Council apologises after licensing data is lost

A council has suspended its work with a contractor responsible for the potential loss of data relating to nearly 3,000 people.Suffolk Coastal District Council announced today that a laptop computer was stolen from the home of somebody working for local authority licensing company Lalpac last week.

A council has suspended its work with a contractor responsible for the potential loss of data relating to nearly 3,000 people.

Suffolk Coastal District Council announced today that a laptop computer was stolen from the home of somebody working for local authority licensing company Lalpac last week.

Although the computer was password protected, the information - which related to the council's licensing team - was not encrypted and so could potentially be accessed by an unauthorised person.

A council spokesman said that the data relates to applications submitted by companies and members of the public for licences covering areas such as pubs, taxi and private hire vehicles, places of entertainment or for festivals and fetes.


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The lost data does not include any financial information and most of the details are publicly available on the council's website, but the lost records include names and addresses of applicants.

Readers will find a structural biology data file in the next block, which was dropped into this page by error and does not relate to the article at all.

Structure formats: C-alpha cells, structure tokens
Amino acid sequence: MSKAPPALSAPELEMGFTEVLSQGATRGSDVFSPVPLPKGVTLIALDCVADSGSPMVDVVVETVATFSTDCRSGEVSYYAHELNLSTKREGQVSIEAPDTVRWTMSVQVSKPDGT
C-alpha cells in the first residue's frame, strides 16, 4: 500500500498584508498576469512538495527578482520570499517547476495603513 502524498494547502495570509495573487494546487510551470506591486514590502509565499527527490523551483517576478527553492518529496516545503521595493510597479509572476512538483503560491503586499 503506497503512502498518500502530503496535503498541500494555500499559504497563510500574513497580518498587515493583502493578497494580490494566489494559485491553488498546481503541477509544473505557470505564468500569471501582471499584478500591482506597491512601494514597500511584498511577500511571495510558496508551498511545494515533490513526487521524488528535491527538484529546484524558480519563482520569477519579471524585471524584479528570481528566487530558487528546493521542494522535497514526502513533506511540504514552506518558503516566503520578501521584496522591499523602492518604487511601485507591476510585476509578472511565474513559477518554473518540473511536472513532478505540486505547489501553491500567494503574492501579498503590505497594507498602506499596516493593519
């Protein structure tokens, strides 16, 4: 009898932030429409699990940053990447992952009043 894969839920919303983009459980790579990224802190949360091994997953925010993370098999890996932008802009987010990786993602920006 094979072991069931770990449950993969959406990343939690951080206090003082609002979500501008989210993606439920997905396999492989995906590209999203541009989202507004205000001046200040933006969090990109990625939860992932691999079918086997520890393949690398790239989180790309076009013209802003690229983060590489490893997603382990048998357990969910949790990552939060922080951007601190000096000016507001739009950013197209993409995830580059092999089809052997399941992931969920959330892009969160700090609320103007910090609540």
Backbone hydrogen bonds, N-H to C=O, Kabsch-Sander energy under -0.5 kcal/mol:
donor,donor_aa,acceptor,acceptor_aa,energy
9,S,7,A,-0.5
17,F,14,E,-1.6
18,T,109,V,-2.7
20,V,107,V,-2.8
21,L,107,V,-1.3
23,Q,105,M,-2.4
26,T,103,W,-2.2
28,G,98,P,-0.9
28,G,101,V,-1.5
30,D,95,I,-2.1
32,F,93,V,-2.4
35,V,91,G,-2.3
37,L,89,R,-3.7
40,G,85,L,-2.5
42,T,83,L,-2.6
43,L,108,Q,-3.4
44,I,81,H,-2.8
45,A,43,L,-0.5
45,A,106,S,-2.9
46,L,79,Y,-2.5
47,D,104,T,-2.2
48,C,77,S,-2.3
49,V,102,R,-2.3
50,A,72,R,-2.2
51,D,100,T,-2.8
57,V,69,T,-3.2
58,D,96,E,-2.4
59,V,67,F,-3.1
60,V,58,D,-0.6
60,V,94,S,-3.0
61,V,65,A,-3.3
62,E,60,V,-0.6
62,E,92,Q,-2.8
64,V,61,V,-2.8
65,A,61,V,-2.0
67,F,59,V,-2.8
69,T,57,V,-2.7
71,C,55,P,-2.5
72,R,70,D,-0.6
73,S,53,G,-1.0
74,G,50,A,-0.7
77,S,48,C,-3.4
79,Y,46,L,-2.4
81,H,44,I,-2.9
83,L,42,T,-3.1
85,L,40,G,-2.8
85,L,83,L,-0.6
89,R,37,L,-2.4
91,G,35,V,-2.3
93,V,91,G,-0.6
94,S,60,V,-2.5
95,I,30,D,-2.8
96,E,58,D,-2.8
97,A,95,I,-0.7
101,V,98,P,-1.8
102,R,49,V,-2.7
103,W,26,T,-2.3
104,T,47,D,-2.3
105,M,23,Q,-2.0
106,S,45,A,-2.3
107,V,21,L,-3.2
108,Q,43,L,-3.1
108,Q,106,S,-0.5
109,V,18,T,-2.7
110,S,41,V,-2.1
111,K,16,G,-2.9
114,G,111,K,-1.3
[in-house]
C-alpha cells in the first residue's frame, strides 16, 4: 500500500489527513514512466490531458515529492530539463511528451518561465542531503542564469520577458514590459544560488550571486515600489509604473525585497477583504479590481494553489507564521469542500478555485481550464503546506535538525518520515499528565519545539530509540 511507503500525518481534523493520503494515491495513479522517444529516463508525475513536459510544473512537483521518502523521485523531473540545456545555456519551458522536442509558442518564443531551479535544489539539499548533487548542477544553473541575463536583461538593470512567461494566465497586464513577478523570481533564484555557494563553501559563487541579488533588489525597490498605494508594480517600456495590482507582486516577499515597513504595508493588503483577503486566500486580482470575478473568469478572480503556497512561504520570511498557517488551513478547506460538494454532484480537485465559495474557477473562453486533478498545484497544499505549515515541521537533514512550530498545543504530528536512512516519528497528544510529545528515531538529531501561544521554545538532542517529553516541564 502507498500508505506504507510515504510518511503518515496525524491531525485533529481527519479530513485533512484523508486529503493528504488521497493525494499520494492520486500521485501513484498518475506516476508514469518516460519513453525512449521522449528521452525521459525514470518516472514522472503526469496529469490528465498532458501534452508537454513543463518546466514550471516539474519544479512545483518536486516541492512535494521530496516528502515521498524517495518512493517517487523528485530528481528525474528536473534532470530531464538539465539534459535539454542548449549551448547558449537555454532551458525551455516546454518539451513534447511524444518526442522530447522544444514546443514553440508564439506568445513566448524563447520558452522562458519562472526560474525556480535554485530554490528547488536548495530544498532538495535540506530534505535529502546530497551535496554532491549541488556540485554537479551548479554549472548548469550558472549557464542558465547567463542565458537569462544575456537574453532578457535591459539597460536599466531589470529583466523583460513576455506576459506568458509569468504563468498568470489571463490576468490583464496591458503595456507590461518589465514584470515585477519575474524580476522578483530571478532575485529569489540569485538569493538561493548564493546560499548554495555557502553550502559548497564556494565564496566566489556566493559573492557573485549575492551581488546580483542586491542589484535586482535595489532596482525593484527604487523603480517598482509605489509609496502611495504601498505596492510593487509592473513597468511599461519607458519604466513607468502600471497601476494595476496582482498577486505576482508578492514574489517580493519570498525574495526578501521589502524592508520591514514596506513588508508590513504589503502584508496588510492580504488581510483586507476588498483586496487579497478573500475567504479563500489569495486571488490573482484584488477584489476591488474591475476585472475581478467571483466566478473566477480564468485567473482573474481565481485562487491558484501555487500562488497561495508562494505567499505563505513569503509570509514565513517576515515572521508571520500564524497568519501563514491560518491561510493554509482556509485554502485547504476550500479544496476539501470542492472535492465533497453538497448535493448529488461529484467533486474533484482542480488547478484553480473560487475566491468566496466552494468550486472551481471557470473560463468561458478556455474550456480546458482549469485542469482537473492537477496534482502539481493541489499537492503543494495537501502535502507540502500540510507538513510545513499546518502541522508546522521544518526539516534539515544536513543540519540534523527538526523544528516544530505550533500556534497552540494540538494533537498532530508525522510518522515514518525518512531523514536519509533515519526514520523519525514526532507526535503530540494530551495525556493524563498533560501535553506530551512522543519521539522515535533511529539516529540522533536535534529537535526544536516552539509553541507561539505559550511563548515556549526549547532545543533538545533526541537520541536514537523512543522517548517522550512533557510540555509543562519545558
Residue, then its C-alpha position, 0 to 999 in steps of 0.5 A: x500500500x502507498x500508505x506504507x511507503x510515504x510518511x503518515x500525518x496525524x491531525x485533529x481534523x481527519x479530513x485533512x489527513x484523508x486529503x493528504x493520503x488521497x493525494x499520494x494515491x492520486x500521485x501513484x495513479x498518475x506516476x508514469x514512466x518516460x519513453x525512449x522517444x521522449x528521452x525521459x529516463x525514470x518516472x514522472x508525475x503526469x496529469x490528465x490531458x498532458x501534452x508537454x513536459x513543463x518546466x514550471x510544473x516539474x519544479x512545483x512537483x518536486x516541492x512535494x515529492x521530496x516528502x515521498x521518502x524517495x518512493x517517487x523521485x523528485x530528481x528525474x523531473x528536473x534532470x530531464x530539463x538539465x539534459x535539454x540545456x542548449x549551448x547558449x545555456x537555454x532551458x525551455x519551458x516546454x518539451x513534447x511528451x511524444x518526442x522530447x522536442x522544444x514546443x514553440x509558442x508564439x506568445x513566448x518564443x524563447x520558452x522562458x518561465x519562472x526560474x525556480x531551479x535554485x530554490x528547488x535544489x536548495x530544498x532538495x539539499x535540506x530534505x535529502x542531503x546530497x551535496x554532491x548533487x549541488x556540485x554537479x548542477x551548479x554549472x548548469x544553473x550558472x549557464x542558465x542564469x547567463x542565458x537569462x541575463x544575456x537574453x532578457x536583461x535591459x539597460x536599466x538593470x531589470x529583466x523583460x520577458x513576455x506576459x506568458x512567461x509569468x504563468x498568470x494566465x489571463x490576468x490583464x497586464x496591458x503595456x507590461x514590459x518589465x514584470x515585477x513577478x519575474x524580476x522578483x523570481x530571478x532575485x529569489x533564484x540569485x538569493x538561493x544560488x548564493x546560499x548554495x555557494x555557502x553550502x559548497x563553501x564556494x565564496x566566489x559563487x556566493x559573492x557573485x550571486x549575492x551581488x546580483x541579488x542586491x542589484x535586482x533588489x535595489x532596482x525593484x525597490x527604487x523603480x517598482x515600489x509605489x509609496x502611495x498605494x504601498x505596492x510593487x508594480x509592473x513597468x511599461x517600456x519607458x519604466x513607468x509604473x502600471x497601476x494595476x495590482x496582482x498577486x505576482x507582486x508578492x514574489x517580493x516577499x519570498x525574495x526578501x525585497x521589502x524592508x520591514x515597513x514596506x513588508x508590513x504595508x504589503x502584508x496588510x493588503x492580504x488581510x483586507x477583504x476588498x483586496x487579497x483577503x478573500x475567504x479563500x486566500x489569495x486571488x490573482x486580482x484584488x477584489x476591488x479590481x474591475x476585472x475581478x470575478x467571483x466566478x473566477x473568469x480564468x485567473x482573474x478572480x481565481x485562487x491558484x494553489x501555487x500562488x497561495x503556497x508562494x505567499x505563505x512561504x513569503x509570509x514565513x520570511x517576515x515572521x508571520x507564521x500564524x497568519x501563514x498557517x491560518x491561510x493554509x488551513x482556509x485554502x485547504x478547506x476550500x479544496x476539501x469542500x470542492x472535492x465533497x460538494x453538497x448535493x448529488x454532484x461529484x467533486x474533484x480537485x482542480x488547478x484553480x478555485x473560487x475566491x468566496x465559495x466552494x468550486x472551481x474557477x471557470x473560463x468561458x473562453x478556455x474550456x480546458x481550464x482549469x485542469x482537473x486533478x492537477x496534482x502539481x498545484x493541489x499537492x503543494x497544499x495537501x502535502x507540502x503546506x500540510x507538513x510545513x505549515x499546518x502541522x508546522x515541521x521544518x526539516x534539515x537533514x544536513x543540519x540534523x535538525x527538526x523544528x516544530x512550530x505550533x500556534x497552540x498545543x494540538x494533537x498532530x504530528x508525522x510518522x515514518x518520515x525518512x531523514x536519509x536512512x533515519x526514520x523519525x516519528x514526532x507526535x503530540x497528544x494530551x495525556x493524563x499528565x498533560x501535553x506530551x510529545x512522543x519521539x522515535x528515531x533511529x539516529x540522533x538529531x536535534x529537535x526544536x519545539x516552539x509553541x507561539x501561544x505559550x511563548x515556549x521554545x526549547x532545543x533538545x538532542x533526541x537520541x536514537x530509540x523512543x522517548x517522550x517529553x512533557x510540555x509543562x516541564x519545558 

Ray Herring, leader of Suffolk Coastal District Council, said: 'The company was employed by us to transfer this data onto a new software programme that we are using but this information is now potentially lost.

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'The company has failed to prevent this data being taken home in an unprotected way and the theft of the laptop means that this information has been lost.

'We have instructed the company to stop the work they were doing for us and we are investigating what further action we could take against them for this lapse of security.

'We had followed all the rules but we have to face the criticism caused by someone else's actions. I can only offer sincere apologies to those affected and reassure everyone that we will redouble our efforts to ensure that data in future is dealt with in as secure a fashion as possible.'

A letter has been sent to all the people affected explaining what has happened and their details have been passed on to CIFAS, the UK's fraud prevention service. The Information Commissioner has also been advised of the data loss.

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